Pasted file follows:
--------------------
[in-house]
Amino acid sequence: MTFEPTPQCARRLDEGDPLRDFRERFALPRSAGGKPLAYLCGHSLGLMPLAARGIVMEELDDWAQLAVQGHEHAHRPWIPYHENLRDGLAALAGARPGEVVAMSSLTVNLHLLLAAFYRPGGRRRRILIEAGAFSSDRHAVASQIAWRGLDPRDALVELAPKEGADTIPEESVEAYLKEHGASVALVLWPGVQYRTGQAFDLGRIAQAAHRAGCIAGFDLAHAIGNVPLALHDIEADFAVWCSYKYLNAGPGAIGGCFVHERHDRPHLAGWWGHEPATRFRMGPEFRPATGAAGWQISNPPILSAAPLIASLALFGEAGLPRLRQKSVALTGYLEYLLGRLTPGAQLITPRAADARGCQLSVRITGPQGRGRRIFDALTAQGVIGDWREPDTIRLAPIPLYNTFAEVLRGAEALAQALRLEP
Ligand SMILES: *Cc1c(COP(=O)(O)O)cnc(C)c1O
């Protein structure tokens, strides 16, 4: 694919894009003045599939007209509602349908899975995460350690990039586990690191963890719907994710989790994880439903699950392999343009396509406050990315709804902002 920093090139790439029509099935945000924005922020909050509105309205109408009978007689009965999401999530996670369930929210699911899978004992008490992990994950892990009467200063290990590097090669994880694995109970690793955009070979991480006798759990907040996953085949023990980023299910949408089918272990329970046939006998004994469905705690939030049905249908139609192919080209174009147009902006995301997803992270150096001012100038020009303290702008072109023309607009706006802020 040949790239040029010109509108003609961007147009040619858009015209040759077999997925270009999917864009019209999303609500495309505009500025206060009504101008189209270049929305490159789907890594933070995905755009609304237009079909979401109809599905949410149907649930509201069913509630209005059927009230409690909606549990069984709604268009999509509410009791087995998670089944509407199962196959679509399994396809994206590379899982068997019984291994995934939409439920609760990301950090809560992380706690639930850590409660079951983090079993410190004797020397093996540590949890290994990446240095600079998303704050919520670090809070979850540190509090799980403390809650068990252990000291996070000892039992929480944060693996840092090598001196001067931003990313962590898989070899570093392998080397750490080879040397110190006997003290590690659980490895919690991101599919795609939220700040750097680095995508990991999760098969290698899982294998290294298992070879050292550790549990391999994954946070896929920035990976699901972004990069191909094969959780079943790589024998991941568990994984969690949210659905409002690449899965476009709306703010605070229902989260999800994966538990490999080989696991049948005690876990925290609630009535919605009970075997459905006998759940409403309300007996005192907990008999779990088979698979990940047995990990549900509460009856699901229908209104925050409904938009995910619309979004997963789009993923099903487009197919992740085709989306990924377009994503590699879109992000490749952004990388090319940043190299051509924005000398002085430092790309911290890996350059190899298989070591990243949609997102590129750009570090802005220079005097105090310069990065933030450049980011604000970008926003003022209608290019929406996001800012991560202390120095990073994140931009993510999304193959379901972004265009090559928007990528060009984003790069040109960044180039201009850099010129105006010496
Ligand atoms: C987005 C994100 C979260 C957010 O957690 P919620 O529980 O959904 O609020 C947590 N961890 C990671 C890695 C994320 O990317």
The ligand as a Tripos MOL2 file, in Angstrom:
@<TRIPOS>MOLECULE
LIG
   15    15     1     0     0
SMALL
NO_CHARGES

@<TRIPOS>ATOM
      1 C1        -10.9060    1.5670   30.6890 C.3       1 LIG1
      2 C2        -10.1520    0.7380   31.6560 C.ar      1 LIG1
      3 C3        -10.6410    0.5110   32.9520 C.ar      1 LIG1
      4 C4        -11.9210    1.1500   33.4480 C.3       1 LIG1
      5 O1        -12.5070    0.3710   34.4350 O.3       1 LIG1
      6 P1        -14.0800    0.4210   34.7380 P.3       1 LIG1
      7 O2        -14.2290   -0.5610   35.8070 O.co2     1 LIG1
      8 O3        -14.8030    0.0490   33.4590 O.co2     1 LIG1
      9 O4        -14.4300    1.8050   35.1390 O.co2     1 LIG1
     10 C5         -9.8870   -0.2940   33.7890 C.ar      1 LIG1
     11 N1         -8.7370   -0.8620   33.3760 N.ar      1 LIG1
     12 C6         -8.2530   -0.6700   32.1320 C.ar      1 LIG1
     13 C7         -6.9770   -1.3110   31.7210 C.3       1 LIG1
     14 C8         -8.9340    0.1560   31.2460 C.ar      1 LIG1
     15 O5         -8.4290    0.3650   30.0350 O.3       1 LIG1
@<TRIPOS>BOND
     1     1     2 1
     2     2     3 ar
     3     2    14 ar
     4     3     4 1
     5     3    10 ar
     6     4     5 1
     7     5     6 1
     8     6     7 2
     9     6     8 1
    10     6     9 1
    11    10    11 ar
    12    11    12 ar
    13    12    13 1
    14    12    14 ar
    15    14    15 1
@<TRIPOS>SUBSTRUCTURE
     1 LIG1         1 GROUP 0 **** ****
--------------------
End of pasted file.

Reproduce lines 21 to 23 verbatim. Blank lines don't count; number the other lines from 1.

      9 O4        -14.4300    1.8050   35.1390 O.co2     1 LIG1
     10 C5         -9.8870   -0.2940   33.7890 C.ar      1 LIG1
     11 N1         -8.7370   -0.8620   33.3760 N.ar      1 LIG1